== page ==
There are so many factors about living off the grid that are appealing to many people.
In fact, each year more people chose to be self sufficient and try living off the grid. By 2035, Accenture forecasts that 12% USA and 11% in Europe will live off the grid.
There are so many reasons that people decide to try their hand at living off the grid.
Here are the 4 top reasons:
There are tremendous cost savings to never getting a water, electric, or gas bill again. However this needs to be off-set by the cost of setting up your own energy needs with solar panels, generator, water storage tank, drilling a well. Who wants to be reliant on any company that can raise prices at a moments notice forcing you to pay huge fees.
There are some, who just do not trust the government to look us and protect us- whether that threat is bio-terrorism, poisoning the water systems or major food source of a major city, not being able to prevent a major gas leak, or the release of a life threatening virus.
Part of the reason in living off the grid involves controlling your own life, buying your own land (current listings) that you control without too many rules and regulations, setting up your own energy and water needs, your own food sources, building a bunker (just in case), not paying for unnecessary services you that you never use, gaining more privacy and getting away from major metropolis and crowds where “things” are more likely to happen.
Many people choose a living off the grid lifestyle to help reduce their impact on the environment and help reduce their carbon footprint. They enjoy getting back to nature and look for ways to avoid being so wasteful with our resources. Off grid living will certainly highlight this. Once you are aware that you have to make one tank of water last a whole week for all your families showers, washing up, drinking needs and watering the vegetables, you will be acutely aware of how much you wasted before.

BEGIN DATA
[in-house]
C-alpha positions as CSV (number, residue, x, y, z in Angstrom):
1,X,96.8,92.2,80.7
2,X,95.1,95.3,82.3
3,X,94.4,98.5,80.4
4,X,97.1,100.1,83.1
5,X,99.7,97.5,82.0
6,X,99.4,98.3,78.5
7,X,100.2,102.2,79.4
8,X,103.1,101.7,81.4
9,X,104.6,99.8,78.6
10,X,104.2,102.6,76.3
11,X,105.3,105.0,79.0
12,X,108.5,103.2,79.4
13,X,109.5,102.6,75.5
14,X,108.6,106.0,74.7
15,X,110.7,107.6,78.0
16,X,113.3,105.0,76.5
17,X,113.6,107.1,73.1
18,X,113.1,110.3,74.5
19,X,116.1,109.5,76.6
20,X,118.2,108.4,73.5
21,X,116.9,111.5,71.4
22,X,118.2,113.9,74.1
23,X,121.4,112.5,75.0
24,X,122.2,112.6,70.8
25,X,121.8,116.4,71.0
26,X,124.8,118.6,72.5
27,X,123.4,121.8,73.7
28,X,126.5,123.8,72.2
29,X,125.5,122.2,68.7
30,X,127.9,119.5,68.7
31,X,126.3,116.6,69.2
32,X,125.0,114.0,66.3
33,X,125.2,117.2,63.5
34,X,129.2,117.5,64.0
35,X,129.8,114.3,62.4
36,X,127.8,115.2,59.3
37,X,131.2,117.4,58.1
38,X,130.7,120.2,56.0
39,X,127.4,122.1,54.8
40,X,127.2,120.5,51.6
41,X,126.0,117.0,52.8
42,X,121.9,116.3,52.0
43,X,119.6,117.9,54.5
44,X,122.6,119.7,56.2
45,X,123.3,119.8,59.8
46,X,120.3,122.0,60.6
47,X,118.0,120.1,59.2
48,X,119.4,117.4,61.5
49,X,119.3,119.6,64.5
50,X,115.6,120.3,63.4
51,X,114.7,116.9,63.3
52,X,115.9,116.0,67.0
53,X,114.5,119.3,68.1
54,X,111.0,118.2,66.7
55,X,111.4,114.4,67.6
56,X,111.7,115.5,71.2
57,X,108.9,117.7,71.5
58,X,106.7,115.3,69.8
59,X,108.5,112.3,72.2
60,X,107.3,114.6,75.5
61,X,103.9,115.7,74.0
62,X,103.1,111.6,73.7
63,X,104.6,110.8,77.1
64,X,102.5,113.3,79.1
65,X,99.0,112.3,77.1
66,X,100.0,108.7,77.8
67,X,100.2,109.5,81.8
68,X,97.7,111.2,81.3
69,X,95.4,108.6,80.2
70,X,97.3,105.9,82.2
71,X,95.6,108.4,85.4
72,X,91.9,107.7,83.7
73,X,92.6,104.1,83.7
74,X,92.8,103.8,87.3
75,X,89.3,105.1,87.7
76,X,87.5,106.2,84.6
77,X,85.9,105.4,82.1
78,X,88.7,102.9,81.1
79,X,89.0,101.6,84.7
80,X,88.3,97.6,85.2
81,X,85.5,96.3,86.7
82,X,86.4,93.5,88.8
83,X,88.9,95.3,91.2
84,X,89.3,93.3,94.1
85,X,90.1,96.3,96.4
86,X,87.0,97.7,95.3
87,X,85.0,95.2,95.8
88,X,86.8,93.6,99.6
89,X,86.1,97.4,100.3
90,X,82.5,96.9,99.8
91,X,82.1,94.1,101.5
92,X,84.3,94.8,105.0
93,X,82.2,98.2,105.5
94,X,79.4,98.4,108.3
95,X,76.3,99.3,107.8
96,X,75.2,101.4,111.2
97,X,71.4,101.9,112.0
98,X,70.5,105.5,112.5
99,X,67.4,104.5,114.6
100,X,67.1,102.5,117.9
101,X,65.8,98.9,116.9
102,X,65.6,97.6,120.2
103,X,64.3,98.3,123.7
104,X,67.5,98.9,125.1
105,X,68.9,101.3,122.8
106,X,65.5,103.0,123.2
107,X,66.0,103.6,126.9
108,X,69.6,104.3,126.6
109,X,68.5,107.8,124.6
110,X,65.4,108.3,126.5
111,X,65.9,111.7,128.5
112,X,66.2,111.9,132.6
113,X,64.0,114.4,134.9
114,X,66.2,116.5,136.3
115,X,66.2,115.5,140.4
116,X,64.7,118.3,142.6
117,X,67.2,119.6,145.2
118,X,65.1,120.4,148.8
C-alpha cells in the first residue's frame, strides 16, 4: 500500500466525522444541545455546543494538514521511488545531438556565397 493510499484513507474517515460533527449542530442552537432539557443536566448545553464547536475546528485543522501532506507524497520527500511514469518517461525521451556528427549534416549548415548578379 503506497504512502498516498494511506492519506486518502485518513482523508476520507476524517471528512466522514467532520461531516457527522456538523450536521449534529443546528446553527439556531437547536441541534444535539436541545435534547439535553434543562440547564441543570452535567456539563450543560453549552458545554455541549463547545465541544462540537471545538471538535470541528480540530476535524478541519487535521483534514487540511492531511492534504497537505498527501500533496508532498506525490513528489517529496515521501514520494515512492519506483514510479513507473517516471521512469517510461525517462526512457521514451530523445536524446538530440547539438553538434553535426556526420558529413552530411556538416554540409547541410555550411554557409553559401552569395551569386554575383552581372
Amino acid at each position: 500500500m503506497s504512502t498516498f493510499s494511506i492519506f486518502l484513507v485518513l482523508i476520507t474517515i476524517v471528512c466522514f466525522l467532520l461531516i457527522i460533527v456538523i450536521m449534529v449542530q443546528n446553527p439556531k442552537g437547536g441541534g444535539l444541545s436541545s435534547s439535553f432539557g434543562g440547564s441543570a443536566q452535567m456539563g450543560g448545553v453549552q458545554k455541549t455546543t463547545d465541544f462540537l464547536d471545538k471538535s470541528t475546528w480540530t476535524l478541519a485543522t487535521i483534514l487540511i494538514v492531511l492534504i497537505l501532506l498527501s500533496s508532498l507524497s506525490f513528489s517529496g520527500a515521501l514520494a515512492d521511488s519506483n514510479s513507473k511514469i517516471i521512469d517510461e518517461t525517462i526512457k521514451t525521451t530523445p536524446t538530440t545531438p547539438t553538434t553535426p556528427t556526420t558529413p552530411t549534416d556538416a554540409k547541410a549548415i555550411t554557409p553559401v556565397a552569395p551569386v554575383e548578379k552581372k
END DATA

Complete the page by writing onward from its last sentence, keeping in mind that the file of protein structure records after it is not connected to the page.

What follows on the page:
It is the dream isn’t it- to live off the land, eat organic, rise when the sun gets up and go to sleep when the sun sets. The aim is to reduce your living expenses, reduce your dependance on modern conveniences that you don’t really need, reduce your energy consumption, reduce “extras” like that double cappuccino, the 4 cars in the garage, the $900 shoe habit, the 6 surfboards, the cable TV, and so it goes on….
If you are living off the grid, let us know your main reason
To be honest, many things about this lifestyle appeal to many people.
Maybe it has appealed to you but you got scared about all the “unknowns” or all the “what-ifs”
Certainly a healthy dose of reality is needed…
There ARE some skills you will need to develop and a lot of planning
But that is part of what makes it fun.
Be prepared to go through some ups and downs but 3 years down the line you will be amazed at how far you’ve come and what you have accomplished.
Lets face it, it’s a big jump from having all your services on hand to suddenly having to source everything yourself. Especially if you have a family! There is a lot to get to grips with, to practice, to prepare and to learn. It is best to make a gradual transition. Accept that there will be unexpected surprises along the way.
Rather than going cold turkey, why not rent an off grid cabin for a week and try one week away. You will learn a lot in this short time.
Then try a month away living in a off grid cabin and you will learn more and work out of it is something you wish to pursue.
Then try a 3 month stint living off the grid. By now you probably will have a good idea of the skills you have and the skill you know you need.
Its time to start looking to buy some land off your own and start to build your skill set. Think about your housing needs, water and food needs. Will you build your dream home? Will you live in your van or RV? Will you create a tiny home? Will you build a bunker?
You could develop some off grid power sources and life style whilst you are still at home. And start growing vegetables. And see if you can manage for 6 months first before moving to a rural landscape and selling your home full of modern conveniences.